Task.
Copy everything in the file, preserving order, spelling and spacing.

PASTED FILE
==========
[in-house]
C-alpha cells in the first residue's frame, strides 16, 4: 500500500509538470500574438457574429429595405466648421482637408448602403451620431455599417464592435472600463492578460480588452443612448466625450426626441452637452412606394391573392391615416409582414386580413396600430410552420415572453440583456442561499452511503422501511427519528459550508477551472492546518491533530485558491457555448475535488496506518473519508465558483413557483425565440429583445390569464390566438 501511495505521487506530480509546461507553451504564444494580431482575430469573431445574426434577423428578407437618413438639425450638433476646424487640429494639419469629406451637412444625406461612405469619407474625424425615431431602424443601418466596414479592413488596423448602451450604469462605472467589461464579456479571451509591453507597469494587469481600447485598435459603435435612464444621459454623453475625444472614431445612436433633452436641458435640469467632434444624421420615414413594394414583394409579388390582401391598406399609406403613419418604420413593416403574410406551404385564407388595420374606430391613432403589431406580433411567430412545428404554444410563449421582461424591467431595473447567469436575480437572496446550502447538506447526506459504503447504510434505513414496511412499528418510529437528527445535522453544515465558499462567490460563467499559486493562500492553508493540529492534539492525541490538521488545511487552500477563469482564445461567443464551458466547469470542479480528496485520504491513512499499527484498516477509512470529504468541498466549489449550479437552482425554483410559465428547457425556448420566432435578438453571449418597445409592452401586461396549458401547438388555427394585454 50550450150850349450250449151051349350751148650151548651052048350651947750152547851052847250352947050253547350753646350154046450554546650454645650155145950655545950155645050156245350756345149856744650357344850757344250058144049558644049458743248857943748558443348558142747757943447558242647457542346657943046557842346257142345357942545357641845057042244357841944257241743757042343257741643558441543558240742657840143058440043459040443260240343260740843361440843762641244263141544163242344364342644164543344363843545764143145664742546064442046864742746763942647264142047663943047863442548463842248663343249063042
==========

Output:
[in-house]
C-alpha cells in the first residue's frame, strides 16, 4: 500500500509538470500574438457574429429595405466648421482637408448602403451620431455599417464592435472600463492578460480588452443612448466625450426626441452637452412606394391573392391615416409582414386580413396600430410552420415572453440583456442561499452511503422501511427519528459550508477551472492546518491533530485558491457555448475535488496506518473519508465558483413557483425565440429583445390569464390566438 501511495505521487506530480509546461507553451504564444494580431482575430469573431445574426434577423428578407437618413438639425450638433476646424487640429494639419469629406451637412444625406461612405469619407474625424425615431431602424443601418466596414479592413488596423448602451450604469462605472467589461464579456479571451509591453507597469494587469481600447485598435459603435435612464444621459454623453475625444472614431445612436433633452436641458435640469467632434444624421420615414413594394414583394409579388390582401391598406399609406403613419418604420413593416403574410406551404385564407388595420374606430391613432403589431406580433411567430412545428404554444410563449421582461424591467431595473447567469436575480437572496446550502447538506447526506459504503447504510434505513414496511412499528418510529437528527445535522453544515465558499462567490460563467499559486493562500492553508493540529492534539492525541490538521488545511487552500477563469482564445461567443464551458466547469470542479480528496485520504491513512499499527484498516477509512470529504468541498466549489449550479437552482425554483410559465428547457425556448420566432435578438453571449418597445409592452401586461396549458401547438388555427394585454 50550450150850349450250449151051349350751148650151548651052048350651947750152547851052847250352947050253547350753646350154046450554546650454645650155145950655545950155645050156245350756345149856744650357344850757344250058144049558644049458743248857943748558443348558142747757943447558242647457542346657943046557842346257142345357942545357641845057042244357841944257241743757042343257741643558441543558240742657840143058440043459040443260240343260740843361440843762641244263141544163242344364342644164543344363843545764143145664742546064442046864742746763942647264142047663943047863442548463842248663343249063042